The Loup City northwestern. (Loup City, Neb.) 189?-1917, August 29, 1907, Image 1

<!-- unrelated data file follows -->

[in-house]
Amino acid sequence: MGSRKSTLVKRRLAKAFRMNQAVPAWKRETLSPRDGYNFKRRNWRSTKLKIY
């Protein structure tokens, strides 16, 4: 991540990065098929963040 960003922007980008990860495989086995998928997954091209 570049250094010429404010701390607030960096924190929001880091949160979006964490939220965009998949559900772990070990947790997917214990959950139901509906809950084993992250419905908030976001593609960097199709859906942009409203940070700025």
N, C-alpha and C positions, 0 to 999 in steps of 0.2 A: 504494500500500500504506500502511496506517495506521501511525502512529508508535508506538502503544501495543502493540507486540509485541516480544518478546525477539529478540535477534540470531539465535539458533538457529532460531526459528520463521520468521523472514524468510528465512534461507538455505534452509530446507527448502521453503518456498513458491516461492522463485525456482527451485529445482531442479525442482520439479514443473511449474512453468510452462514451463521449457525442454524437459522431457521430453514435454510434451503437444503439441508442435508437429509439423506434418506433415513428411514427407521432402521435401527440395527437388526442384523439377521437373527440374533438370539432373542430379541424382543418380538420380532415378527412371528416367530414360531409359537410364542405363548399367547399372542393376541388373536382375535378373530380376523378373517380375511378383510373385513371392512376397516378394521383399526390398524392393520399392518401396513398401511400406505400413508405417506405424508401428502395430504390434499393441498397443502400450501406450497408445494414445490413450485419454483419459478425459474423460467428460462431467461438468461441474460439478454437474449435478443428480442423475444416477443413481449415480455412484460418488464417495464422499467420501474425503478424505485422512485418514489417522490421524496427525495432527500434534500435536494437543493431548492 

Loup City Northwestern ~.. . - 1 ' .." .... i ■ i i — ^ VOLUME XXIV. LOUP CITY. NEBRASKA. THURSDAY. AUGUST 29. 1907. NUMBER 42 Professions. Cards’1 A. P. CULLEY, Attorney & Connselor-at-Law (Office: First National Bank) Loup City, Nebr. ROBT. P. S TARR Attorney-At-Law, LOUP CITY. NEBRASKA. AARON WALL Lawyer Practices in all Courts Loup City, Neb. R. J. NIGHTINGALE Attorney and Cannsebat-Law t _ LOUP CITY. NEB R. H. MATHEW, Attorney-at-Law, And Bonded Abstractor, Loup City, Nebraska O. E. LONG AC RE PHYSICIAN aid SURGEON Office, Over New Bank. TELEPHONE CALL, NO. 39 A. J. KEARNS Phone, 30. Office at Residence Lniip Ritij, - Nebraska S. A. ALLEN. DEJYTIST, LOU I’ CITY, • - NEB, Office up stairs m the new State Bank building. W. L. MARCY. HlflSf, LOUP CITY, NEE OFFICE: East Side Public Snuaie Phone, 10 on 36 *?/. //..?//:./» Bonded Abstracter Loup City, • Nebraska. Only set of Abstract books in connty Try the F• F- F- Dray F. F. Foster, Prop. Office; Foster’s Barber Shop L. A. BANGS The Drayman Phone 7 on 60 Asks Your Patronage FOR A Pleasant Evenitg Call on Pratt at Soutli Side Pool and Billiard Parlors Fixtures New and Up-to-Date S- A. PRATT, - Proprietor ■ " ^ ^ !■. Laurels Again! 4 The r»rii Exposition has made the Gold Medal Award to I.W.HARPER KENTUCKY I WHISKEY; Geld medals were also awarded at I New Orleans l&dS l' and "Hforlds fair Chicago 1B95. I For Sile l)> T.H. Eisner Crive -TIs a Trial Round Front Barn, J. H. MINER. Props. Loup City, - Nebr. Finest Livery Riga, careful drivers, Headquarters ior farmers’ teaiun Com mercial men’s trade given especial atj ' teution. Your patronage solicited. THE NORTHWESTERN TERMS:—11.00 per tear, if paid in advahci Entered at the Loup City Postofflce for tran& mission through the mails as second ' class matter. Office ’Phone, - - - 6 on 108 Residence ’Phone, - 2 on 108 J. W. BURLEIGH, Ed. and Pub. Candidates’ Cards. SUPERINTENDENT OF SCHOOLS. 1 hereby announce that I am a can dfdate for the nomination of County Superintendent of Public Instruction of Sherman county, subject to the decision of the republican party at the primary election to be held on September 3rd, 1907. M. H. Mead. I hereby announce myself as a candidate for the nomination of County Superintendent of Public ln strnction, subject to the action of the People s Independent Party pri maries, of Sherman county, Nebraska. R. D. Hendrickson. I hereby announce that I am a candidate for the nomination of County Superintendent of Public In struction. subject to the action of the People's Independent Party at the primary election to be held on September 3rd. 1907. L. II. Currier. I hereby announce that I am a can didate for the nomination ol' Countv Superintendent of Public Instruction of Sherman County, subject to the de cision of the Peoples' Independent party at the primary election to be held on September 3rd, 1907. •i. F. Nicoson. I hereby announce myself as a can didate for the nomination of County Superintedent, subject to the will of the republican voters of Sherman county, at the primaries to be held September 3, 1907. Mary A. K. Hendrickson. COUNTY TREASURER. I hereby announce myself as a can didate for the office of County Treas urer of Sherman county, subject to the will of the Republican voters at the primary election to be held on the 3rd day of September, 1907. I). C. Grow. 1 hereby announce myself a candi date for nomination to' the office of Treasurer of Sherman county, subject to the will of the People's Independ ent party at the primary election to be held on Tuesday, the 3rd dav of September, 1907. R. M. Hiddleson. COUNTY JUDGE. > * I hereby announce myself as a can didate for nomination to the office of County Judge, subject to the will of the People's Indepennent party voters of Sherman county at the primary election to be held on the 3rd of Sep tember, 1907. J. A. Angier. COUNTY CLERK. I hereby announce my candidacy for the office of County Clerk of Sher man county, subject to the will of the Republican voters at the primarv election to be held on the 3rd dav of September, 1907. Thos. E. Lay. I hereby- announce myself a candi date for nomination to the office of County Clerk of Sherman countv, subject to the will of the Peopled Independent and Democratic parties at the primary election to be held on the 3rd of Sep-tember. 1907. C. F. Beushausen. SHERIFF. I hereby announce myself a candi date for nomination to' the office of sheriff of Sherman county, subject to the decision of the Republican party at the primary election to be held on September 3rd, 1907. L. A. Williams. COUNTY ASSESSOR. I hereby announce my candidacy for the nomination of County Asses sor, subject to the will of the Repub lican voters at the primary- election to be held Sept. 3rd, 1907. L. W. Callen. I hereby announce my candidacy for the nomination of County Asses sor, subject to the will of the’ Repub lican voters at the primary election to be held Sept. 3rd, 1907. Lewis Bechthold. Booney Saved The Day. Col. Boone, the Fats' short stop, who was the brightest particular Starr in that organization, with a few exceptions, played a remarkable game. When a tine little fly came down in hia hands and he ducked and ran away from the ball, it wasall because Grasshopper Starr of the Leans yelled to Jim Burnett to gobble the sphere. Then when that nice little grounder came out and Boone was Starr gazing, it was Lee Arthur, the Fats’ giant third baseman, who wanted to get the persimmon and yelled to Booney, “It’s my ball, don’t let me step on you!’’ and this so rattled and un nerved him that except lor the beau tiful fly he sent almost out of sight, which was caught by Johansen for the Leans, he was almost oat of the game. Boone contends that Starr had fixed Lee Arthur to lose the game for the Fats, but that he would not stand for this and saved the game for the Fats as the score will show. Boone is thinking of joining the Pueblo Fans for the balance of the season, but don't want any grass hopper-Starr’s or sbuab-Arthur's to queer the game on him. Justice. Clear Creek. The weather is hot and dry. Corn is drying up and will soon be dry enough to cilb. Small grain is about all in the bin. Mrs. Thomas is in Morrison, 111., visiting relatives. W. Duck started for Indiana to at tend a regimental reunion. Mr. Reed refused to sell his quarter of land for 3:12,000 last week. The next legislature vzHl have one job to attend and that is to repeal the primary law. The oats yield is from 12 to 25 bushels per acre. Wes Ileapy is cutting ids com. LIKE A FAIRY STORY Our A. P. Culley May Get Slice of Big Fortune. [The following article taken from the Louisville fKy.) Herald reads like a chapter from the Arabian Knights, the principals being an uncle and aunt of A. P. Culley; his mother’s brother and sister.—Ed.] Like a fairy legend of poor people coming into immense fortunes and becoming kings and queens is the story of Prof. C. W. Mattliis, of 759 Eighth St., and Mrs. Annie E. Gore, of 1613 William St., who expect to come into the tremendous estate of Lord Dillard, of Ireland, from whom they claim direct descent. Although a hundred years have passed since the death of Lord Dillard, none of his descendants have attempted to secure the immense fortune, which is one of the largest estates in the world. From father to son the story of the great estate has been handed down, and each in his turn has dreamed of the tremendous wealth which should be his own. Prof. Matfchis and Mrs. Gore have made a serious attempt to secure the wealth, and expect to be entitled to it in a few years. Clarence Brown of Elizabethtown, has written the officials in Dublin, and the records of the family will be opened and com pared with those kept here through many generations, for the family has kept trace of their ancestors back to the American Revolution, when Lord Dillard’s son came to this country and fought for the liberty of America from English rule. In 1780 Lord Dillard died, leaving a vast estate, which comprised thousands of acres of fertile land and many homes near Dublin. His son, William Dillard, had come to America, in 1700 and settled in Virginia. He enlisted in the Revolutionary war under General Israel Putnam, and was killed in the battie of Runker Hill. His son, James Dillard, moved to Kentucky and was one of the founders of Elizabethtown. His daughter, Nancy, married John Matthis, and was the mother of Prof. Matthis and Mrs. Gore. Resides these two in Louis ville, Kentucky, Mrs. Mandy Rrown of Cecelia, Ky., and Mrs. Maggie Rayne of Missouri, will inherit shares of the fortune, which has been the byword of the family for years back. A. P. Culley of Loup City, Neb., a nephew of Mrs. Gore, will start for Ireland in several months to deter mine the status of the estate. Prof. Matthis is a graduate of Eradenburg Academy and a doctor of philosophy. He is an applicant for a Carneigej pension for aged teachers. Mrs. Gore’s husband was Lieut. Dennis Gore, U. S. A. Montezuma Valley is “It.” The Montezuma Valley in south west Colorado seems to have an im mense attraction to our Loup City capitalists. Within the past few months they have, according to the Journal, published at Cortez, the county seat of that valley, purchased $60,000 worth of property there. Geo. Truelsen, just returned from a trip to the Montezuma country last week, purchased a quarter section, paying therefor $8,000, on which the wheat harvest will realize 50 bushels per acre. Geo. and J. H. Lee also last week purchased a quarter section there for $4,000. On the 17th of September, Will Zimmerman will take a party of some forty land seekers to the Montezuma valley, from Loup City and surrounding country, and undoubtedly they will take large Holdings. To give some idea of this country which is attracting the at tention of our people, we asked Mr. Zimmerman a few questions of in terest about that country, having a touch of the fever in our veins, and found the valley comprises 60,000 acres. There are 3,000 acres of orchard, half of which are bearing. About 100,000 young trees have been set out the past spring. The soil is claimed to be of unusual productiveness and two great irrigation ditches fed by a swift rushing and deep river 1,000 feet higher than the valley gives abundant water for all purposes. Land values are from $25 to $40 per acre, and it isclaimed that when they have better railroad facilities, which are promised for the very near future, the values will easily be doubled. The delegation which will leave here on the 17th of September will get a round fare rate of $35.45, and if you want to know more about the coun try and facts relating thereto than we have space to devote to this story, see W. D. Zimmerman and he will tell you all you may want to know. On and after August 26, 1907, “The Overland Limited” trains, numbers 1 and 2, and “The Los Angeles Limit ed” trains, numbers 7 and 8, will handle interstate business only, and passenge/s without proper interstate tickets will not be carried on these trains. Mileage tickets will be honored on these trains for interstate trips only. According to an opinion handed down by the attorney general, saloons ; tppst close all day of primary election. SEEING THE COMET Bob Mathew Not a Suc cessful Astronomer. From Saturday’s Lincoln Star. A desire to see the morning comet under the most satisfactory circum stances of a pretty girl’s company in a sail boat while .the flower scented breezes of early morning were blow ing led to a series of embarrassing consequences to Robert Mathew, who is a practicing attorney in Loup City, and a Lincoln young lady tliao accom panied him. Mr. Mathew and his friend rode horseback to Capital beach this morn ing, about 3:30. They had made ar rangements with the management last night for a sail boat, and it stood rocking in the water at the foot of the pier when they arrived. With a light lunch that they had brought along and a few fishing lines for luck, they piled into the boat, and raised the sail. There was a good breeze and straight as an arrow the boat shot out into the center of the lake. When the middle of the lake was reached Mr. Mathew attempted to lower the sails so that the two could gaze at the brilliant comet that light ed up the eastern heavens. It was not the lowering kind. It could be taken down when the boat was at rest at the pier, but not while it was in mid water. This was embarrassing in it self. The sail must come down or the pleasure of the morning would be lost and the sacrifice of sleep that had been necessitated by this trip would not be compensated for. The jib-sail was jerked down but the main sail could not be released._,They could not rise in the boat for fear of tipping it over and the canvas was too tough to be torn loose. While the two pondered and wor ried, the breeze began to grow stronger and the boat rolled recklessly, they thought. It shot around in a circle and the occupants were juggling with death when they had come for the utmost pleasure. They yelled for help but there was only a small boy with nothing more than a fish pole, within hearing distance, and he could do nothing. While the girl screamed and the man yelled for help, the boat kept up its circling and rocking and threatened to upset at any moment/?. They yelled to the boy to bring a row boat and help them out, but he was heedless to their cries of distress. At last while the wind ceased its play ror a few moments, the pole of the other sail and hands were used to shove the boat to shore. Finally it was w ithin a few yards, but the water was still knee deep. It would go no farther. The girl was brave, and with one leap she jumped from the boat into the dirty mud and water. A moment more and she was on dry land but far from dry herself. The girl was out and now Mr. Mathew thought it was his turn to escape from the cruel waves. He stepped to the front end of the boat to make the leap, but a sudden gust of wind struck the sail and the boat shot back upon the rolling waters of the lake. The girl was safe, but he never learned to swim and did not seem to know what he could do. The girl solved the problem. While he was trying to keep the waves from rising over the rail into the boat the girl was on a dead run for the boat house. There was no one there, but she was equal to the occasion. The boats were all chained and locked, but that did not matter. One stroke of an axe and the girl had a boat free. A moment more and the oars were grasped and the girl was off to the rescue. The rescue was accomplished and now the couple are safe at home in sweet contentTthat only a small boy was present to see their distress and there is no way for the news to leak out. For a Drayman Send a messenger for J. W. Conger He will pay the fee 26.50 IlM. Every Day Sept. 1 to Oct. 31,1907 One - Way Colonist ratds are in effect to San Francisco, Los Angeles and many other Califor nia points To Cortland, Tacoma, Seattle and many other Oregon and Whashington points. VIA ONION PACIFIC Inquire of G. W. Collipriest IFor Sale! WT'S.uM_LL!!».!aw FROM THE LOUP VALLEY HERD OF PolapdGhipas FALL and .SPRING BOARS, sired bv O. K. CHIEF 41973: PAWNEE'S PRIDE, 43393: YOUNG TEC., 42406, and REX TEC., 43756. I have four spring boars by Young Tec. out of G raceful May, my $122 sow that are hard beat. Queen Louise has a litter of seven by Rex Tec., though young, are nice growthy fellows. The youngsters from my standbys are coming right along and are good, heavy-boned pigs. H. J. JOHANSEN. Earn More] S $ $ $ Business and Short hand Courses taught by Nasi Experienced Teachers in the west. Positions for graduates. Work for Board. Help for deserving students. Address Moiher-Lampman College, Information frt: 1700 Farnam St.. OMAHa. Nan. R ^ OVAL ! THE GREATEST BARGAIN SALE OF THE SEASON. - — Extra Special Half Hour and Hourly Sales Saturday Afternoon and Evening We sold at our extra special half hour and hourly sales last Saturday : 20-lbs. Granulated Sugar for - $1.00 6 cans Cremo Corn,..25 10 bars Diamon C Soap - - - .25 25c can of Baking Pov/der - - .15 We will give the same and add many more items to this Extra Special List FOR Saturday, Aug, 31 Com© ExTerytoocLy . u. Cooper E. Gr. Taylor, J. S. Pedler, C. C. Carlson. President. Vice President. Cashier i -DIRECTORS W: R. Mellor, J. W. Long, S. N. Sweetlanu LOUP CITY STATE* BARR LOUP CITY, NEBRASKA.. Capital Stock, - - $25,000.00 Individual Liability, $250,000.00 High Grade Orgap Manufactured by the At Factory Prices Delivered in your town. You Pay $5 Gash apda$] |Pef Week 50 Per Cent Off|on Retail Prices Ask for Catalogue and Prices of the Factory Distributors, Omatia, USTet). The Big Piano and Or jan House.